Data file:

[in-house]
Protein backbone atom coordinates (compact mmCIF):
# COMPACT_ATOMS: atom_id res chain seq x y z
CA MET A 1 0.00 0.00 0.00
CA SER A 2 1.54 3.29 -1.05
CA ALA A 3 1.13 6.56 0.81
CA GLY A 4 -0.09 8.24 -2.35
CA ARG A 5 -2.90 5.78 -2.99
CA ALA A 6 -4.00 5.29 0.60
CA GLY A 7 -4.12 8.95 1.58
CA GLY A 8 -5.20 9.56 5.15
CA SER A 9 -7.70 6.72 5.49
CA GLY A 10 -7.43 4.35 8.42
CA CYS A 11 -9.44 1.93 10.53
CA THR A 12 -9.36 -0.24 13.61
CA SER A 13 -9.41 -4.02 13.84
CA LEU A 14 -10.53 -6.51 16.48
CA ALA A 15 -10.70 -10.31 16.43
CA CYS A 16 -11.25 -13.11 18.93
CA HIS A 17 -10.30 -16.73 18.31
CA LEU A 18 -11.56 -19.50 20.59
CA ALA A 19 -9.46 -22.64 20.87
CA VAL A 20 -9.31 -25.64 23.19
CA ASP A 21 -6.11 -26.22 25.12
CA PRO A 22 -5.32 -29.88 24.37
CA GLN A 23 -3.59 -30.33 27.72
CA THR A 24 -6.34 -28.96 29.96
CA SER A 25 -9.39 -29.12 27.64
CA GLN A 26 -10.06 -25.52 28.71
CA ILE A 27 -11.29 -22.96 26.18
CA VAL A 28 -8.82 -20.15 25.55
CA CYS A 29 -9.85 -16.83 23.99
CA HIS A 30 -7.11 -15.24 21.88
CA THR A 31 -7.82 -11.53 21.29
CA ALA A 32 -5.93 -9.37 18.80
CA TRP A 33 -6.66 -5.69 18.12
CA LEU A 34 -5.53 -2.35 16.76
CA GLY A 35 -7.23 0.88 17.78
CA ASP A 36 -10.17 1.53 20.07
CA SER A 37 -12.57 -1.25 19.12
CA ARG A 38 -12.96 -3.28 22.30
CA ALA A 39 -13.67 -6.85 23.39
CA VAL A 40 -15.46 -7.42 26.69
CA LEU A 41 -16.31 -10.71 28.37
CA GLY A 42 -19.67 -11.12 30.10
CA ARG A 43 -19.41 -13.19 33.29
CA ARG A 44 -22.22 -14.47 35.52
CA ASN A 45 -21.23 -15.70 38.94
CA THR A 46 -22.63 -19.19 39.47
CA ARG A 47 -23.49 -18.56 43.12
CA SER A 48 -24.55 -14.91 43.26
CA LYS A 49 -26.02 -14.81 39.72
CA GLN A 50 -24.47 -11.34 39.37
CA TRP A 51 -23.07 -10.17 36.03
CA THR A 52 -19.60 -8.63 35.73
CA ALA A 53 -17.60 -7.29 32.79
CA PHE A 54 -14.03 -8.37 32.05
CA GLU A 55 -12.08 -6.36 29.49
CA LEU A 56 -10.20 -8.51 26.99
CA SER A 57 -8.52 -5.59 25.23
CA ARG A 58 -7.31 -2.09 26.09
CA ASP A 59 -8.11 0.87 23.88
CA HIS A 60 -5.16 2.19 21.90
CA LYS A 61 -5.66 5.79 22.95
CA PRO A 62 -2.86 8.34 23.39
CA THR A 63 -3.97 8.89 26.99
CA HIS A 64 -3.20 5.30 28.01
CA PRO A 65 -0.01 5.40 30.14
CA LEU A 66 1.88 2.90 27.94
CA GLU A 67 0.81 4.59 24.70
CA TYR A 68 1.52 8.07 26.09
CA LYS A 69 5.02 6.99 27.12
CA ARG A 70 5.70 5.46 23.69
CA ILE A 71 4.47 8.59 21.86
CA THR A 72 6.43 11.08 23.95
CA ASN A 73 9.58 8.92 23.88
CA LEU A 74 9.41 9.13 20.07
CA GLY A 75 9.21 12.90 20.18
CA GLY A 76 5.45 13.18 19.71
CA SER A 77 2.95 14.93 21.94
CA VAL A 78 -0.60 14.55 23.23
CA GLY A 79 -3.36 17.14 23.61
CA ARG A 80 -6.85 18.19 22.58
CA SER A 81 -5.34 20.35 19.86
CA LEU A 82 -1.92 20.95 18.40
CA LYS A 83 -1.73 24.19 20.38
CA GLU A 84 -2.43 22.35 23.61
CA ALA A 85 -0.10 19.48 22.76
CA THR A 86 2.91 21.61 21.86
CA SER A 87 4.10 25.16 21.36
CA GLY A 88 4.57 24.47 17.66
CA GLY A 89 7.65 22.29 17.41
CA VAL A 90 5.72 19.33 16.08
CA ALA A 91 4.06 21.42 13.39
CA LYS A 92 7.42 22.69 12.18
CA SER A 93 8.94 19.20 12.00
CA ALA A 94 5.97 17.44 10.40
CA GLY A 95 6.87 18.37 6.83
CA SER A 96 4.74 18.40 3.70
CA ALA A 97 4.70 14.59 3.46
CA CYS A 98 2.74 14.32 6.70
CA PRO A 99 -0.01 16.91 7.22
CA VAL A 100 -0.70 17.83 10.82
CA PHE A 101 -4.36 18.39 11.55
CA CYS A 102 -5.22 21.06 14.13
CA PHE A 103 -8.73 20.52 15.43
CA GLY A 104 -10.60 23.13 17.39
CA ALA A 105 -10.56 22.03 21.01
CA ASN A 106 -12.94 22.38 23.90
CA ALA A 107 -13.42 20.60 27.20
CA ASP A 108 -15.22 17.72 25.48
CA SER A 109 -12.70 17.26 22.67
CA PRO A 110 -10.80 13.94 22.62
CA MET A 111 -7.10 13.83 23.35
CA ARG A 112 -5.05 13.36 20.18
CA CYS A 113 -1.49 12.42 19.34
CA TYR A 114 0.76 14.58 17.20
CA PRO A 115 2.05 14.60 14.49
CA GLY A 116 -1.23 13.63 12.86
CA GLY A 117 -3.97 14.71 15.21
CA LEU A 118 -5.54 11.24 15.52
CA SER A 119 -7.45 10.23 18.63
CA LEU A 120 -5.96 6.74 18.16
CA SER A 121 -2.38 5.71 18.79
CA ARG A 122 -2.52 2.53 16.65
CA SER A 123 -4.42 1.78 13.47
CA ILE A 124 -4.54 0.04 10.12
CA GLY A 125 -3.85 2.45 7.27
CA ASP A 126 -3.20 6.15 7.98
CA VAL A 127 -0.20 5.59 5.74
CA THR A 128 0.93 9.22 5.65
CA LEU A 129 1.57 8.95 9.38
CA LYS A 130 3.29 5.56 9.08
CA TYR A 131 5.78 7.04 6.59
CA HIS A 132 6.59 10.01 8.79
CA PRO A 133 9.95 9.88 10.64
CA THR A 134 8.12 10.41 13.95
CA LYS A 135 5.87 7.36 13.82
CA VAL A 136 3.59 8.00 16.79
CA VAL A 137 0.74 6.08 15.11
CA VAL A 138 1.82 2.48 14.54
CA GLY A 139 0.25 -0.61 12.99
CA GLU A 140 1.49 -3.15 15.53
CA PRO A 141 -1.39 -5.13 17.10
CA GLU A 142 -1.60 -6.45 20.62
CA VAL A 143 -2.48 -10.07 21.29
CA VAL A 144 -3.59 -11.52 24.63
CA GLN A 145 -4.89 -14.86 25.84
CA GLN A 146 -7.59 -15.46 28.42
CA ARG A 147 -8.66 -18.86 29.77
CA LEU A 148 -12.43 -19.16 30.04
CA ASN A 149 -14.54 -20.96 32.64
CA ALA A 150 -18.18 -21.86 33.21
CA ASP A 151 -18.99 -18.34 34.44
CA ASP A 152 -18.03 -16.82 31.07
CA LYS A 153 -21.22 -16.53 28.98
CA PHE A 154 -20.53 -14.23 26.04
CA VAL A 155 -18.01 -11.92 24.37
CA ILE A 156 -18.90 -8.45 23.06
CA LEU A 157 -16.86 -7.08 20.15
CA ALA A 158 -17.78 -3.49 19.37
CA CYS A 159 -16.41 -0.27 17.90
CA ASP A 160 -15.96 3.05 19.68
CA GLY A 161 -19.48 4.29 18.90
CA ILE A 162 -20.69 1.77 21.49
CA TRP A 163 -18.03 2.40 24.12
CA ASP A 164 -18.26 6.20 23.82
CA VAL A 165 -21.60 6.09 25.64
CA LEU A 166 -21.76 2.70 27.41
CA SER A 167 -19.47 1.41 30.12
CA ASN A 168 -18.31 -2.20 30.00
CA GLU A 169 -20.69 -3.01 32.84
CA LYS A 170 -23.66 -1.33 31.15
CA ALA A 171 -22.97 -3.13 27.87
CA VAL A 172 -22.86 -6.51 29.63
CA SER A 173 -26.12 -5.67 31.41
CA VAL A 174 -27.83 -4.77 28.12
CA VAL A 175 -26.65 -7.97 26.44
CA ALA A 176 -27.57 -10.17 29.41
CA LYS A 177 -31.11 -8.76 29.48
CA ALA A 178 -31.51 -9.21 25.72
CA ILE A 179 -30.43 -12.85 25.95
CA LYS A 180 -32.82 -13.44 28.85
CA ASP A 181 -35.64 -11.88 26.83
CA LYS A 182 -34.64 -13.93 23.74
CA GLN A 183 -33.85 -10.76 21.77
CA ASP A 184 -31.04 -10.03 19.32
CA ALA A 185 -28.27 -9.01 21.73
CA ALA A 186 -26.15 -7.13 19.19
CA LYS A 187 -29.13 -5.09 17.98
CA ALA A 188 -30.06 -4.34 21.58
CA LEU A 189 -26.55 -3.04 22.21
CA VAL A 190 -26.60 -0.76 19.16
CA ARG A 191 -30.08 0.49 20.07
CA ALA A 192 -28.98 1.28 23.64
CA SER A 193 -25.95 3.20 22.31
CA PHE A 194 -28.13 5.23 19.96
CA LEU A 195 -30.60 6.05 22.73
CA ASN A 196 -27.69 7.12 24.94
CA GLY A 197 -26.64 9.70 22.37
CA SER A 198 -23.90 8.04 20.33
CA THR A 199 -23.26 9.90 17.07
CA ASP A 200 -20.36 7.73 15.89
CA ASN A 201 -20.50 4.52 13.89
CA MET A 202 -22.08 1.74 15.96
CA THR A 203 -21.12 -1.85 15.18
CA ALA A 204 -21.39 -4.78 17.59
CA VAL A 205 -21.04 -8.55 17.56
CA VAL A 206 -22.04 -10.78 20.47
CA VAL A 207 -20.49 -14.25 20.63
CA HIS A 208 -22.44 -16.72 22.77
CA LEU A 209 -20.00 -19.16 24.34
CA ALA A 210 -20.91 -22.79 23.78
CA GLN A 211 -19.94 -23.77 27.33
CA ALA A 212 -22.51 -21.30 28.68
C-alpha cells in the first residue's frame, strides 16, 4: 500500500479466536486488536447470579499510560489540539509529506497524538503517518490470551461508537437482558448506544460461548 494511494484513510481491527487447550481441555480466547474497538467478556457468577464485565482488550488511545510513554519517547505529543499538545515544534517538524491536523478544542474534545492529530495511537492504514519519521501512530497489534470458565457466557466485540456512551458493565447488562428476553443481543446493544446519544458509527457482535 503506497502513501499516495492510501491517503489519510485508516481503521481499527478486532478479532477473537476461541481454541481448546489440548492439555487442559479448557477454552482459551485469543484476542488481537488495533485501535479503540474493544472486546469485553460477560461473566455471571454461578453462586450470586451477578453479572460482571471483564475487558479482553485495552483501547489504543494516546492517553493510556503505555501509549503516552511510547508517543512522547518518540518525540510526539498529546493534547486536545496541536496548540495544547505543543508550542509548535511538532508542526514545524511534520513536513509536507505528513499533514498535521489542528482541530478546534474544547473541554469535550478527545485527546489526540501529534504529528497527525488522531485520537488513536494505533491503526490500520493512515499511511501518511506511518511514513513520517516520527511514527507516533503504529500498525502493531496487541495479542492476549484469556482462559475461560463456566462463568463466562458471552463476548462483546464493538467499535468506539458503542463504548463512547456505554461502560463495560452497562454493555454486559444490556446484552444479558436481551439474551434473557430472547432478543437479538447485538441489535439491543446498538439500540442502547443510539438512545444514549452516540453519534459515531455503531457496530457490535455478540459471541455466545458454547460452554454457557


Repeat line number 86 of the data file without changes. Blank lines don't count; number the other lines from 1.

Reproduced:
CA LYS A 83 -1.73 24.19 20.38